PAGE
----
Some may look to NWSL expansion as a solution to getting more roster spots for goalkeepers. If the league were to double in size, goalkeepers would perhaps benefit then. As of right now, the league is slow to expand, only adding two teams in their five years. Right or wrong, steady expansion will do little to aide goalkeepers without clubs.

No Vacancy

Unfortunately the US isn't the place to develop goalkeepers. Graduated seniors don't need more training, they need playing time. Perhaps in five or ten years down when there are more teams for goalkeepers to fill, but in the meantime goalkeepers need clubs. Over the last couple years we've seen a number of collegiate seniors head to the land of opportunity: Europe.

Lindsey Harris (UNC '16) - FH, Iceland
Kelsey Brouwer (Middle Tennessee '16) - Apollon Limassol, Cyprus
Emily Dolan (FGCU '16) - Zaccaria, Italy
Morgan Stearns (UVA '16) - Sundsvalls, Sweden
Megan Kufeld (Washington '15) - Sundsvalls, Sweden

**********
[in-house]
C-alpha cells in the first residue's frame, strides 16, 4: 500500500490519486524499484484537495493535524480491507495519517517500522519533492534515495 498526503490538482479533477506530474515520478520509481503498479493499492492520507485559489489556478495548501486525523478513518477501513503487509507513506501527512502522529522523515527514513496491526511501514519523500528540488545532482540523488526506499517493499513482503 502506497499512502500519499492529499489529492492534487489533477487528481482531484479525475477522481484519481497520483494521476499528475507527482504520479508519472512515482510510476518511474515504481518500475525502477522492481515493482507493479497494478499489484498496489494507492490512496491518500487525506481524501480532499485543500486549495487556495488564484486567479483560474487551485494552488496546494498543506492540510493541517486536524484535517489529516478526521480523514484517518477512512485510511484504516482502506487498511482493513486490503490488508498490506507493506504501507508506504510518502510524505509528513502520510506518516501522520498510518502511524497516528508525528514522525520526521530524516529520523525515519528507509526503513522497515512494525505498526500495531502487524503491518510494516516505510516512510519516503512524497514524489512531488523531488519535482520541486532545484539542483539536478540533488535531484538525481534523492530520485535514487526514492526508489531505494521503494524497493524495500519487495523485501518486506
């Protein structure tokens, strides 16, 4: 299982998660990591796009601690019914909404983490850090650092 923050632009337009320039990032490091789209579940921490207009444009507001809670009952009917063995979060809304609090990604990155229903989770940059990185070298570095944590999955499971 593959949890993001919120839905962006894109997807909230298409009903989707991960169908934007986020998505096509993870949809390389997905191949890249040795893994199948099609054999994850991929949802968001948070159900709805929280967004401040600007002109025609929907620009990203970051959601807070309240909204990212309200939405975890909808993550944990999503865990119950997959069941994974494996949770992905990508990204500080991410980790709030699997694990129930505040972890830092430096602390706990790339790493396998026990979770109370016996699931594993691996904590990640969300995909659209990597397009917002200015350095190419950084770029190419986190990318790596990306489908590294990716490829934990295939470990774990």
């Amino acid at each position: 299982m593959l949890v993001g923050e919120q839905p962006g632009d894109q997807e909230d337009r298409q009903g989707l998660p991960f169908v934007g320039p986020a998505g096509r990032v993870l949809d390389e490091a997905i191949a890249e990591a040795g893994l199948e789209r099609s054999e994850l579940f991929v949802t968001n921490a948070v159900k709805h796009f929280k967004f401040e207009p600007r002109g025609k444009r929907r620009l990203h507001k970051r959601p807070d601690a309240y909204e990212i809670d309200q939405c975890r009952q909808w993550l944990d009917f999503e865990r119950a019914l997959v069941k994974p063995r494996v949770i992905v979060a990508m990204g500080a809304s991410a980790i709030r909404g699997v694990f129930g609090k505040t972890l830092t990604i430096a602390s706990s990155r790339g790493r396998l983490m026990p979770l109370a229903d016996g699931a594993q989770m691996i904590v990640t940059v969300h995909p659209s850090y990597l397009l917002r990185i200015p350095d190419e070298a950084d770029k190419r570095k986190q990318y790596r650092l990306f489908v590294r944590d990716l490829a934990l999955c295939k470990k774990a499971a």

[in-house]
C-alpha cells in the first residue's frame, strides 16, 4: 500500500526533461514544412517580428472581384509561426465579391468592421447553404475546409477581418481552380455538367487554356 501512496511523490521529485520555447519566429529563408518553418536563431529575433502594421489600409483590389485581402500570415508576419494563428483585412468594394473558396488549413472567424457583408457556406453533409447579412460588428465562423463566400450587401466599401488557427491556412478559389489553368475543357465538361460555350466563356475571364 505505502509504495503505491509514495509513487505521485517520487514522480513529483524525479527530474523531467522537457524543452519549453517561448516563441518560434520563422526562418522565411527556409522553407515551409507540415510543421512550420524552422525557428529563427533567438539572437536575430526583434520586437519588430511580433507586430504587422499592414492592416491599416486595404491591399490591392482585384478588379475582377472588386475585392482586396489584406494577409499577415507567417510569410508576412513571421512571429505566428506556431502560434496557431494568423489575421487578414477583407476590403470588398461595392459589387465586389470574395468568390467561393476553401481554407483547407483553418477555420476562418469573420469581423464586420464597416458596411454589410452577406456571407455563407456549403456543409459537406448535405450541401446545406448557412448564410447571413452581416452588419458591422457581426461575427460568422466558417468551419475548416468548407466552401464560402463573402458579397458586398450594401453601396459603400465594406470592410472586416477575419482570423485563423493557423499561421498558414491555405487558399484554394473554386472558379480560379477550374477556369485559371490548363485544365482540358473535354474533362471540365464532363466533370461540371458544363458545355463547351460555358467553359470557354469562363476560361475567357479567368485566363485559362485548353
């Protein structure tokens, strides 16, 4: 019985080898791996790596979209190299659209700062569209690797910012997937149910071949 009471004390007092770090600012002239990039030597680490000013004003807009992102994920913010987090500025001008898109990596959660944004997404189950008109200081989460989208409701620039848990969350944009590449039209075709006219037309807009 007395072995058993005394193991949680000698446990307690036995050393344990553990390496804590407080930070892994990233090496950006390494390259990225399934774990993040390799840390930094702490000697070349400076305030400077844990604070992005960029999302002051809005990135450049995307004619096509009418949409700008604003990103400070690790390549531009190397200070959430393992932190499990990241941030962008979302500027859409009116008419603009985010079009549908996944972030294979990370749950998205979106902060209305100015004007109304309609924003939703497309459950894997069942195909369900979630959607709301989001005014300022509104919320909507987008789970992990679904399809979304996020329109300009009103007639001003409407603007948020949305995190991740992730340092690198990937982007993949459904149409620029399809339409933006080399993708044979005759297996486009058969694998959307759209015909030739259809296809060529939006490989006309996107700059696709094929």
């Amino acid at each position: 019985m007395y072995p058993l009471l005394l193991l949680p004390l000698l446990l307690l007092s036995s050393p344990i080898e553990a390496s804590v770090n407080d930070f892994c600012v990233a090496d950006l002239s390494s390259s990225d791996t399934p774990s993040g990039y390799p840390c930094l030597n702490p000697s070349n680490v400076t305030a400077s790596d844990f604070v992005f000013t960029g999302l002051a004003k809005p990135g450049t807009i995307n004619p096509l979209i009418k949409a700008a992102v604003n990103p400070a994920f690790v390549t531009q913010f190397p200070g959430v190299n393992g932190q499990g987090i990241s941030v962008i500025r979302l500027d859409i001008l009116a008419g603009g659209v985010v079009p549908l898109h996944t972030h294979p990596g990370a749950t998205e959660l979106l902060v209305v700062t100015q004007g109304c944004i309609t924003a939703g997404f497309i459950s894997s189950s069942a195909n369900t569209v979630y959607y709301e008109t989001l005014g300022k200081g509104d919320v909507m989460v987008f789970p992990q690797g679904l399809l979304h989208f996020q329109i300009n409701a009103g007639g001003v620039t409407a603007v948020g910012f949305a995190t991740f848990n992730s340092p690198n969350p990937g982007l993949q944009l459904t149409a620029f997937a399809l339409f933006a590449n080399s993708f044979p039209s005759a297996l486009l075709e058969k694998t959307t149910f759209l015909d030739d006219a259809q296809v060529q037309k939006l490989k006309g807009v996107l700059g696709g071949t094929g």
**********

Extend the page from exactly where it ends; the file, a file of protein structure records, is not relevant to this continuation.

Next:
Madalyn Schiffel (San Francisco '15) - Avaldsnes, Norway *
Bryane Heaberlin (UNC '15) - Turbine Potsdam, Germany *
Alyssa Giannetti (Cal Poly '15) - Arna-Bjørnar, Norway
Kate Scheele (Colorado '15) - Kungsbacka, Sweden **

* - returned stateside
** - retired

Europe provides two important aspects in helping goalkeepers continue their development to become USWNT-ready. First is playing time. Goalkeeper development in Europe is still fairly thin for the women's side and every year the NCAA is producing hundreds of collegiate seniors, many of which are more than proficient enough to play somewhere in Europe. They would get the playing time that the NWSL can't promise them. Secondly, playing abroad strengthens a goalkeeper in a way playing domestically does not. Ask any professional overseas, playing abroad brings unique challenges on and off the field. It's easier to play in the US but if goalkeepers are looking to become elite, it won't be an easy road. Europe might not be the ideal place to develop goalkeepers, but it's better than what the US currently has to offer.